John C Adams Reviews 'Agatha Raisin and the Busybody'

Agatha Raisin and the Busybody by M C Beaton

(Constable and Robinson, 2010)


As someone who has lived in a village for the last twenty years, I can personally attest that English villages are full of busybodies. So when I came across this volume from the prolific Agatha Raisin series, which have been adapted for TV, I was determined to find out more.


Glasgow-born M C Beaton is known for the Hamish Macbeth detective series set in the Scottish Highlands, which was also adapted for TV. She also wrote romance novels under a variety of pen names. Beaton worked for the Scottish Daily Express as a theatre critic, reporter and editor before becoming a writer.


Agatha's pre-Christmas trip to the Mediterranean has flopped, so she returns to the Cotswold village she calls home and throws herself into some of its sedate entertainments. In her absence, public opinion about local busybody John Sunday has reached fever pitch and he is murdered outside the vicarage in Odley Cruesis. Only two people have left the meeting that was taking place inside, at which Agatha is present, so when the local lady of the manor hires her to investigate our sleuth begins with a short list of suspects.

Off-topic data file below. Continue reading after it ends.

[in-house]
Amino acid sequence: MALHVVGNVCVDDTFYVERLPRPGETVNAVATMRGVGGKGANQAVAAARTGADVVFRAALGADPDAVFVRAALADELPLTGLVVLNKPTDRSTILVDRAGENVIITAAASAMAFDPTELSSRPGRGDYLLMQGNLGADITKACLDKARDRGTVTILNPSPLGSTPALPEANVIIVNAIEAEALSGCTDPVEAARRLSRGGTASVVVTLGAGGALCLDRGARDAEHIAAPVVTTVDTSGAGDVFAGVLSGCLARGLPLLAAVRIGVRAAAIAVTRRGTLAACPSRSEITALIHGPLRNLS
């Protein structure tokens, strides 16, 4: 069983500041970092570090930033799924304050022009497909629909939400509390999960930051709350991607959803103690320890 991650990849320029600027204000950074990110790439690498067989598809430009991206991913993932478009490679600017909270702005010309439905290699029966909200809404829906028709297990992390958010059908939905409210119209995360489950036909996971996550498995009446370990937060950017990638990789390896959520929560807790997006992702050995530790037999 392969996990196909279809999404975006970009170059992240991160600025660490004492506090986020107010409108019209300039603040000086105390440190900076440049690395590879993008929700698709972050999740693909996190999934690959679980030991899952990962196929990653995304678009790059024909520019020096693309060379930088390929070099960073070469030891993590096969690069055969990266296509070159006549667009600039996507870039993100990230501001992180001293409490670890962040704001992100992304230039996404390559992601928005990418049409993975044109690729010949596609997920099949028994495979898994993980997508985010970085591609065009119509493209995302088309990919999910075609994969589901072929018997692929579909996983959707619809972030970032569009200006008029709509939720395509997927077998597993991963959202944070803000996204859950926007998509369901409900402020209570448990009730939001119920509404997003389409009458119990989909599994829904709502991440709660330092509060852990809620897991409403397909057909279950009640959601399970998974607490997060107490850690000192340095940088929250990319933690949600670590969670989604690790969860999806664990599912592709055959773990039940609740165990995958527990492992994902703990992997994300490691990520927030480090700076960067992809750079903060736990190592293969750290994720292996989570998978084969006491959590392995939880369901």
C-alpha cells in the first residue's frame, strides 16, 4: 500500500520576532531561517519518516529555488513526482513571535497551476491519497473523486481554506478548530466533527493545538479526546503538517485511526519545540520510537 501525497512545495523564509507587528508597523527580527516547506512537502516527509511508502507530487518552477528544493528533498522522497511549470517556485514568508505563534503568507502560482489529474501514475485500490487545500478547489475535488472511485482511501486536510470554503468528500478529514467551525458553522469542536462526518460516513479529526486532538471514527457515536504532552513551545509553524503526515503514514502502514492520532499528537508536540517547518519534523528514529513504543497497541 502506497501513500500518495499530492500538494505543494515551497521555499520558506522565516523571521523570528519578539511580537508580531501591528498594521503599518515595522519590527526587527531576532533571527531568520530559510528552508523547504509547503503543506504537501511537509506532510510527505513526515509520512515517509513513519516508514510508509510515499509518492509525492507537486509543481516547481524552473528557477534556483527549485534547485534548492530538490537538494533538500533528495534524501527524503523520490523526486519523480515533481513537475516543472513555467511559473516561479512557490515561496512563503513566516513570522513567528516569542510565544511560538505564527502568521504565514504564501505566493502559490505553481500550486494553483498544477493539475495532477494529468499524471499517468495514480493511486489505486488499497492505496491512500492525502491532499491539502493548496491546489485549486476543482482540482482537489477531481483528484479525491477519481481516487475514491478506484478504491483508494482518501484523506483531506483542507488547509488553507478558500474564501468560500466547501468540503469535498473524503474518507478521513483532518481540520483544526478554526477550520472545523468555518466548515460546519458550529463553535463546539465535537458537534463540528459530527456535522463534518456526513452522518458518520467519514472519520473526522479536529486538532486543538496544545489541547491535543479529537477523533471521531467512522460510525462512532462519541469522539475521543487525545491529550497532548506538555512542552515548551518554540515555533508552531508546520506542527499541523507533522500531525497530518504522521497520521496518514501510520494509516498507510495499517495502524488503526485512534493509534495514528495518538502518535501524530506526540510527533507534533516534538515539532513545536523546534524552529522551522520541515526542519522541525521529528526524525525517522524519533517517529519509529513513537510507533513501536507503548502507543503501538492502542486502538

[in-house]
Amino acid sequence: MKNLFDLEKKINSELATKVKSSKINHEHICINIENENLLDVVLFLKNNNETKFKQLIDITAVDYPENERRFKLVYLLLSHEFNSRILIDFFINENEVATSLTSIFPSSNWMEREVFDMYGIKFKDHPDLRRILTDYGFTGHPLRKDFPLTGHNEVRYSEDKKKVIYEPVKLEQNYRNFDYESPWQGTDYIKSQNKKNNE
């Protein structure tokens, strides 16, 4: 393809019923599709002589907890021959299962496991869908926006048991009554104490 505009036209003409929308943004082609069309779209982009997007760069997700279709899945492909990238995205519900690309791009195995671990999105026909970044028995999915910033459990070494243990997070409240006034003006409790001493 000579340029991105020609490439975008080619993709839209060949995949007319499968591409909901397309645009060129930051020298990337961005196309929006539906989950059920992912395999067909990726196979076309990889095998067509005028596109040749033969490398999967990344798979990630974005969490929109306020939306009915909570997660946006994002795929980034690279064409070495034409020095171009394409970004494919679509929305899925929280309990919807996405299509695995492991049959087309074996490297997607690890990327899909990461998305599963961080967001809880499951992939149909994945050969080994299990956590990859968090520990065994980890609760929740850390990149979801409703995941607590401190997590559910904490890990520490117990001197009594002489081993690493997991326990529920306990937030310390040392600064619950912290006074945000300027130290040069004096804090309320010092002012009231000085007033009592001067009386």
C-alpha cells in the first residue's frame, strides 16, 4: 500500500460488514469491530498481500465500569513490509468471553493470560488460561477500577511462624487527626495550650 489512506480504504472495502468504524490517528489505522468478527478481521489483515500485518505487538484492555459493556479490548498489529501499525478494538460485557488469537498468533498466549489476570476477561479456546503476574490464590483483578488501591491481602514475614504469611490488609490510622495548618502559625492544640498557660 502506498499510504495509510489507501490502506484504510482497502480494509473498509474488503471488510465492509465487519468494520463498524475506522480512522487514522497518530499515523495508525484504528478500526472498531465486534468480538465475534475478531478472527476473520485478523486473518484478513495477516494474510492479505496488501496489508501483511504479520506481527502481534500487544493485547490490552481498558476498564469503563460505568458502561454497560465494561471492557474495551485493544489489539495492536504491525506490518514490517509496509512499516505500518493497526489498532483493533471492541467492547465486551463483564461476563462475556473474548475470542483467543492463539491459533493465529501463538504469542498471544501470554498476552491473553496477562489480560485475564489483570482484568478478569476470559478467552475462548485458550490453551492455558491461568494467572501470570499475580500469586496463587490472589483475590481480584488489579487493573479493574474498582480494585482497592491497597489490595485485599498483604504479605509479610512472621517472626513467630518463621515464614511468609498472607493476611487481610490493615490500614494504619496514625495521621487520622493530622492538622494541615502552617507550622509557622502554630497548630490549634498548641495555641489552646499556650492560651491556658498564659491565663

Agatha's client Miriam is then bludgeoned to death and her manor house razed to the ground. Her son Tom arrives from America to investigate, paying Agatha to find his mother's murderer. However, she soon becomes suspicious of his casual attitude towards his mother's death. Meanwhile, she discovers more about John Sunday's blackmailing and extortion activities and the list of suspects grows.


The action takes place over quite a long period, and the identity of the murderer isn't revealed until a year after John Sunday's death. It is perhaps a surprisingly bloodthirsty murder mystery, with John's death and Miriam's followed by a third murder. A fourth killing is unrelated to the main investigation, which did stretch my acceptance of the plot a little bit.


The whole series is highly amusing, and Beaton has a genuine flair for comedy. It was refreshing to see this author work their worldview into their work, in among the cameo portraits of numerous characters and the unflinching portrayal of village life. I really felt like I got to know her in this book.


Agatha is the sort of flawed personality who mucks up over and over, only to still alight upon the culprits through a mixture of sheer brilliance and dogged determination. She was utterly relatable, and I came to care about her more as a character. I liked her for her determination to engage with the world on her own terms, something that one often sees in detectives of fiction. However, her lack of self-belief earned my sympathy and I found myself wishing that she could find more confidence and happiness.


A murder mystery series lightened with comedy has a welcome place within the genre, which can often be serious in nature. I wouldn't always want to read lighthearted murder mysteries, but it was nice to have a break from straightforward detective fiction and enjoy a good laugh along the way.


Beaton's passing in 2019 has robbed British fiction of a national treasure much loved for her fictional detectives.


Please share your thoughts in the comments section below.


Many thanks to MediaModifier and Charles Lamb for providing the images for this blog via Unsplash.




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